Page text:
Saturday, March 8, 2008

Turf - Slower Growing Turf Species

Fine leaf fescues are useful for low maintenance areas to reduce the need for mowing. The following is some information.

Turf grasses with the lowest maintenance requirements are the fine leaf fescues. They are recognized for being survivors in adverse conditions, including our infertile, acidic soils. They also have excellent tolerance to shade, drought, most pests, and cold temperatures. The three most commonly used fine leaf fescues are the chewings, hard, and creeping types.

Traditional sites for growing low-maintenance grasses have included roadsides and highway medians, cemeteries, and large grassy areas in parks and military installations. Low maintenance grasses that retain density and some aesthetic qualities also would be suitable for golf course roughs and some lawn situations. The use of fine leaf fescues should not be considered for athletic fields, intermediate roughs or other sites that will receive large amounts of traffic from people or vehicles.

Noted below are some mixtures that have performed well under low maintenance in Maryland.

1) Hard fescue (1 or a blend of 2 cultivars) @ 90% by weight + 10% sheep fescue, creeping red fescue, or chewing fescue
2) Bighorn sheep fescue @ 90% by weight + 10% hard fescue, creeping red fescue, or chewing fescue
3) Hard fescue @40% by weight + 40% Bighorn sheep fescue + 20% creeping red fescue
4) High Traffic Area Mix: Tall fescue (1 or a blend of 2 to 3 cultivars) @ 90% by weight + 10% creeping red fescue or hard fescue.

Chewings fescues normally out-perform creeping red fescue in full sun, but creeping red fescue has better recuperative potential due to its rhizomatous growth habit. Both chewing and creeping red fescues generally provide inferior quality under low maintenance in full sun when compared to recommended cultivars of tall fescue, hard fescue and Bighorn sheep fescue. Bighorn appears to have better disease resistance than other sheep fescue cultivars that are currently available.

To retain turf density and to retard annual grass weed invasion, the fescues should be mowed no lower than 2.5 inches in height. For best aesthetic quality, fescues should be mowed two to three times monthly during spring and fall of the first year, and less frequently during the summer. In subsequent years, mowing frequency will decline, assuming weeds do not become excessive.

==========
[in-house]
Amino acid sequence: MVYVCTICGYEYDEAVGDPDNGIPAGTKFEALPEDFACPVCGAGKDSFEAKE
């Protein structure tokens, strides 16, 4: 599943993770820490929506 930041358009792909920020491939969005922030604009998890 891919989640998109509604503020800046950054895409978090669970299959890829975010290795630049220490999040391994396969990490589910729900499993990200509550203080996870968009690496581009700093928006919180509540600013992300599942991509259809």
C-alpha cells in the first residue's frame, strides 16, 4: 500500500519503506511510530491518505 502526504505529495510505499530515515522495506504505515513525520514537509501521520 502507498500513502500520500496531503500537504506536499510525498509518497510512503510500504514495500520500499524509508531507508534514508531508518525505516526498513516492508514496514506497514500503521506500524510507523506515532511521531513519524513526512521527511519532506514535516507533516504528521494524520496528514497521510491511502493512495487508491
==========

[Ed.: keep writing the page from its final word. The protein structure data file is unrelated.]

Never mow fine leaf fescues (i.e., hard, sheep, creeping red or chewing) in summer during conditions of heat or drought stress. For stands dominated by the fine leaf fescues, a minimum cutting height of 2.5 inches is recommended, but a 3.5 inch or higher height of cut is preferred and mowing may be as infrequent as once or twice per month during the spring and fall, and once monthly in summer. Mow to ensure that the fine leaf fescues do not produce mature seedheads. Mowing following mature seedhead formation weakens and thins-out stands of fine leaf fescues. Regardless of cutting height, always wait until it rains before mowing fine leaf fescues in the summertime. Mowing fine leaf fescues when it is hot or when soils are dry will cause extensive injury or death of plants, and therefore a marked reduction in turf density. This injury will occur when soils are dry, despite no visual signs of wilt or drought stress in the fine leaf fescues. Tall fescue is not as severely injured by mowing under these summer conditions, but even tall fescue should not be mowed when stressed by heat and/or drought. Mowing high and infrequently in summer is the key cultural consideration for maintaining good quality fine leaf fescue stands under low maintenance. Furthermore, mowing in a 3.5 to 5.0 height of cut range will retard annual grass weed (i.e., crabgrass, foxtail, goosegrass) encroachment for many years.


No comments: